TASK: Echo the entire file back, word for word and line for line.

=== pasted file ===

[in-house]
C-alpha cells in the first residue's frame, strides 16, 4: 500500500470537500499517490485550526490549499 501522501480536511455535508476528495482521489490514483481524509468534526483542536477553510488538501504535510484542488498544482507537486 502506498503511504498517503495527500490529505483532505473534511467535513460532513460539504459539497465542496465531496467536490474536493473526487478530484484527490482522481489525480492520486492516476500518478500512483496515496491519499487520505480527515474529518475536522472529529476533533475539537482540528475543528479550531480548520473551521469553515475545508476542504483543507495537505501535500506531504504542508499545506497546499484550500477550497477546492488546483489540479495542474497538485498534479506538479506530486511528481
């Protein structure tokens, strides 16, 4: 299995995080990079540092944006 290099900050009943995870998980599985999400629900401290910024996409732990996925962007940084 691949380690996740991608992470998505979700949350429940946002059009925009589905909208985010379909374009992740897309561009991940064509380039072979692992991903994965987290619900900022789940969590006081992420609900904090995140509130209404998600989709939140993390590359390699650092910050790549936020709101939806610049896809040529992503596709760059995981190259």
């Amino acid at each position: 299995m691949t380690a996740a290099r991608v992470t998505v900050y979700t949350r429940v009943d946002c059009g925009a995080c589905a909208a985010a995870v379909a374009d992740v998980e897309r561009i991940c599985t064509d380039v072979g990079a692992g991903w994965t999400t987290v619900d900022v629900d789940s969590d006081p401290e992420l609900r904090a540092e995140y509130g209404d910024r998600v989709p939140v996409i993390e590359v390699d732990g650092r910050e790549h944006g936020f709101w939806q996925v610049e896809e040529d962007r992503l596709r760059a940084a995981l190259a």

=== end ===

[in-house]
C-alpha cells in the first residue's frame, strides 16, 4: 500500500470537500499517490485550526490549499 501522501480536511455535508476528495482521489490514483481524509468534526483542536477553510488538501504535510484542488498544482507537486 502506498503511504498517503495527500490529505483532505473534511467535513460532513460539504459539497465542496465531496467536490474536493473526487478530484484527490482522481489525480492520486492516476500518478500512483496515496491519499487520505480527515474529518475536522472529529476533533475539537482540528475543528479550531480548520473551521469553515475545508476542504483543507495537505501535500506531504504542508499545506497546499484550500477550497477546492488546483489540479495542474497538485498534479506538479506530486511528481
């Protein structure tokens, strides 16, 4: 299995995080990079540092944006 290099900050009943995870998980599985999400629900401290910024996409732990996925962007940084 691949380690996740991608992470998505979700949350429940946002059009925009589905909208985010379909374009992740897309561009991940064509380039072979692992991903994965987290619900900022789940969590006081992420609900904090995140509130209404998600989709939140993390590359390699650092910050790549936020709101939806610049896809040529992503596709760059995981190259």
């Amino acid at each position: 299995m691949t380690a996740a290099r991608v992470t998505v900050y979700t949350r429940v009943d946002c059009g925009a995080c589905a909208a985010a995870v379909a374009d992740v998980e897309r561009i991940c599985t064509d380039v072979g990079a692992g991903w994965t999400t987290v619900d900022v629900d789940s969590d006081p401290e992420l609900r904090a540092e995140y509130g209404d910024r998600v989709p939140v996409i993390e590359v390699d732990g650092r910050e790549h944006g936020f709101w939806q996925v610049e896809e040529d962007r992503l596709r760059a940084a995981l190259a």